Wednesday, March 19, 2008

Anaphraseus a CAT-Tool supporting ISO 639-3

I got my first Easter Egg from a colleague and I would like to say to Urs Wolffers: thank you Urs, you made my day :-)

Why? Well he asked if I knew something about a CAT-Tool which did not work well with him and I did not know about it. So I had a look and downloaded Anaphraseus and tried it out. I had some minor problems, because having a new tool and trying to do immediately "all you need" is not really the best way to start off with.

I am really happy that I found that tool because it solves at least two really relevant issues I had with OmegaT and one of these issues is only covered by Anaphraseus as much as I know.

ISO 639-3 support: yes, Anaphraseus supports ISO 639-3 language tags for its translation memories and that is really something special. Ahhh ... you are a programmer and say that it is quite easy to implement, well: maybe it is easy, but it is probably not interesting enough since I have been asking for it being implemented for approximately one and half a year. Now I have it and I don't need to fake to translate to whatever language anymore, but I can insert for example "EN" for the source language and "NAP" for the target language. THAT IS INDEED SOMETHING!

The second issue I always had was proofreading. I am working with a person who knows Neapolitan well for proof reading, but he is NOT a translator and therefore does not know CAT-Tools. I tried to give him the OmegaT TMX files for proofreading, but for some reason his Operating System mixed up the codes and I got a corrupted TM back. We could not figure out why this happened. So another time I copied and pasted the whole of the TMX file into a .doc document, but even that was somewhat troublesome. The solution in the end was to export the translation and send him the source and target files and then, when they came back, I had to copy and paste the changed sentences back into my project to have the translation memory with the changes. I believe you can imagine that this was quite time consuming.

Now with Anaprhaseus I have a Trados-like or Wordfast-like segmentation and even if it is not the nicest layout (a bilingual table would be the best one, but one cannot have all :-) it will save me loads of time and therefore I will be able to create more contents in Neapolitan. I mean considering how many people do actually write in Neapolitan this makes a really huge difference.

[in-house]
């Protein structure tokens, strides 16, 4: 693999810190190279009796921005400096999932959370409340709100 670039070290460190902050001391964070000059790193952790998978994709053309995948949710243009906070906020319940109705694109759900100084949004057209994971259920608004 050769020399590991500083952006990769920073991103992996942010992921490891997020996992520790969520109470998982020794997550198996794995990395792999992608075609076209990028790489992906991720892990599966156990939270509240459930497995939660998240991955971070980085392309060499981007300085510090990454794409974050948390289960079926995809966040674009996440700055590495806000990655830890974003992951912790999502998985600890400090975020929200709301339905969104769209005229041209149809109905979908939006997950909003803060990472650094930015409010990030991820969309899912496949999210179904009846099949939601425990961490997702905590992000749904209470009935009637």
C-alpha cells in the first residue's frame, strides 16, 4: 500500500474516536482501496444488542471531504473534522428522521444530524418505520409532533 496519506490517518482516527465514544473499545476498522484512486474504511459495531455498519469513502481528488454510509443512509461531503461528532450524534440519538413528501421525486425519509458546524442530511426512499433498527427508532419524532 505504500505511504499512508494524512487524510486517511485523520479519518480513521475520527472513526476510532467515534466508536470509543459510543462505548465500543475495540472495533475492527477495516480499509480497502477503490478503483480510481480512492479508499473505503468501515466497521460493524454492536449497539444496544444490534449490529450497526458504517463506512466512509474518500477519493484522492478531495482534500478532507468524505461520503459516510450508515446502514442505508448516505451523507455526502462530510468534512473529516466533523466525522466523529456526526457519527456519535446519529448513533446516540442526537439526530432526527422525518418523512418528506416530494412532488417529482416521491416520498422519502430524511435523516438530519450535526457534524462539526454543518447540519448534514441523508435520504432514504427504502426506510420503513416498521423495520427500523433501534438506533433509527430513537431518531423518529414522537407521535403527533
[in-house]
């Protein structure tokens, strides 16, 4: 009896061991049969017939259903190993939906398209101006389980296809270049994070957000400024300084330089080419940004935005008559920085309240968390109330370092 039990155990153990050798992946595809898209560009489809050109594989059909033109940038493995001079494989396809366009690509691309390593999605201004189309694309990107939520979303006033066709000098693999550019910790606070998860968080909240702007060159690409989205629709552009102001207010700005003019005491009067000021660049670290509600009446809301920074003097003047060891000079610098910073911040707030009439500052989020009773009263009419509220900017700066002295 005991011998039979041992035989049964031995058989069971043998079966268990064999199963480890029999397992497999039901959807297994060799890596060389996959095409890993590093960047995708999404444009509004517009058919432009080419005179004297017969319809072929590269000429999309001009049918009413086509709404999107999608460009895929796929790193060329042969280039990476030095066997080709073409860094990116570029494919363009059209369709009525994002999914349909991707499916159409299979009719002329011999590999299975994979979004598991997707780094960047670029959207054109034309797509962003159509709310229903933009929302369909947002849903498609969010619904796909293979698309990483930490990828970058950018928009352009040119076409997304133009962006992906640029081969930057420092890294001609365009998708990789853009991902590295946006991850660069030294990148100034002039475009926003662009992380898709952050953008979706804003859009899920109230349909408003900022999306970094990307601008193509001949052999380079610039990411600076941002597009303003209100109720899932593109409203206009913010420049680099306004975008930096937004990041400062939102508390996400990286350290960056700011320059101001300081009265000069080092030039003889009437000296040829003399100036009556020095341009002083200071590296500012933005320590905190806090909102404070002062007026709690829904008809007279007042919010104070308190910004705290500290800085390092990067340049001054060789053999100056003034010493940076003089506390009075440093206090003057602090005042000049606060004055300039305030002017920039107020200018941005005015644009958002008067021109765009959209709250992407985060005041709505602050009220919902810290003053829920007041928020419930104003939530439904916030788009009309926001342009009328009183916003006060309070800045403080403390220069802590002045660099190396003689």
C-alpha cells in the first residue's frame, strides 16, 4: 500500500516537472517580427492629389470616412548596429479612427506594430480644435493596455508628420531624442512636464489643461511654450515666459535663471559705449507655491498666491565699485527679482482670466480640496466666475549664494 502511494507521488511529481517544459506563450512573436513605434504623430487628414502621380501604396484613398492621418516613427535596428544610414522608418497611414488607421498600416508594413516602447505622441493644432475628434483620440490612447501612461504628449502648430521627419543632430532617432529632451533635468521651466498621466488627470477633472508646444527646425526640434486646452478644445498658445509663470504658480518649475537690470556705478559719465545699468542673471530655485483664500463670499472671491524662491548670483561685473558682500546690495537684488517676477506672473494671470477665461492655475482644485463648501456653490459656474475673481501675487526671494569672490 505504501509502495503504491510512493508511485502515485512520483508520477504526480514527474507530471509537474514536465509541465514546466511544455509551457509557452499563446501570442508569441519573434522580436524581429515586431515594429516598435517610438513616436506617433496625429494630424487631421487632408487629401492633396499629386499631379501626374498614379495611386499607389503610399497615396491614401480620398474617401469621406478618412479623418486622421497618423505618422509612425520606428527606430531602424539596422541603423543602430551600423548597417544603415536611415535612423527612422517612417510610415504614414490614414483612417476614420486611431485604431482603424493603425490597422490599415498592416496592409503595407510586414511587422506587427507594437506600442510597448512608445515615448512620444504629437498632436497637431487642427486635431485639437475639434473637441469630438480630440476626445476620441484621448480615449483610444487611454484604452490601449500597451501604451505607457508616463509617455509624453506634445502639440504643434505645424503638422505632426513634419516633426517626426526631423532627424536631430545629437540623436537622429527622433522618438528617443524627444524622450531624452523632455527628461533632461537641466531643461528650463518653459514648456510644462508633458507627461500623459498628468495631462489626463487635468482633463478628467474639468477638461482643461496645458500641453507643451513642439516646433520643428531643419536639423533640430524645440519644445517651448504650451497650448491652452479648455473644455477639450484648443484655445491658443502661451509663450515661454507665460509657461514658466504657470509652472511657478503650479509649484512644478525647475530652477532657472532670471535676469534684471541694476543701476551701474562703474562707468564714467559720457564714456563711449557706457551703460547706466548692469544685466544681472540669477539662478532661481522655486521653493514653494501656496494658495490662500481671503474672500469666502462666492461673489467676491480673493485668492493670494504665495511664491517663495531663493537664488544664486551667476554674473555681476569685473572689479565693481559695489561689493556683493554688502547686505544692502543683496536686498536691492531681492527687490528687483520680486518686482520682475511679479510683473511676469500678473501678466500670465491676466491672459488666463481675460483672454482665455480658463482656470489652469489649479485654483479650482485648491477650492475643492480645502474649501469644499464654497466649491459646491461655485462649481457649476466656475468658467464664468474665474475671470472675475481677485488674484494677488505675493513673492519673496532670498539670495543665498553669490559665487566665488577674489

Here is an example of how such a segmented text looks like (this one is without proof reading – I just did some sentences to show you how it looks like):

{0>Questo libro è dedicato a mia figlia Luna che ama tanto i cavalli.<}4{>Chesto libbro è dedecato 'a figlia mia Luna ca ama tanto 'e cavalle.<0}>Visto che non esistono storie di cavalli multilingue sono passata a scriverle io.<}9{>Mo sto scrivenno io cheste storie pecché nun ce stanno 'e storie 'e cavalle in cchiù lengue.<0}

The glossary function is like with OmegaT: you have to work on it manually, so anyway there is no difference for me.

I did a complete translation of the first chapter of a book for my daughter from German to Italian (which I sent this evening to a colleague for proof reading) and I did it all with Anaprhaseus. Everything worked fine. The few issues which I had were solved quite fast and the reason for them was mainly me not knowing what to do and Ubuntu behaving a bit different then expected. But now: everything works fine from the very beginning to the clean-up at the end. There is already a short manual by Dmitri Gabinski, but it is for now not available online. I will let you know as soon as it is.

Thanks to Oleg Tsygany for the work already done and to Oleg and Dimitri for the time they took to answer all my questions.

Post a Comment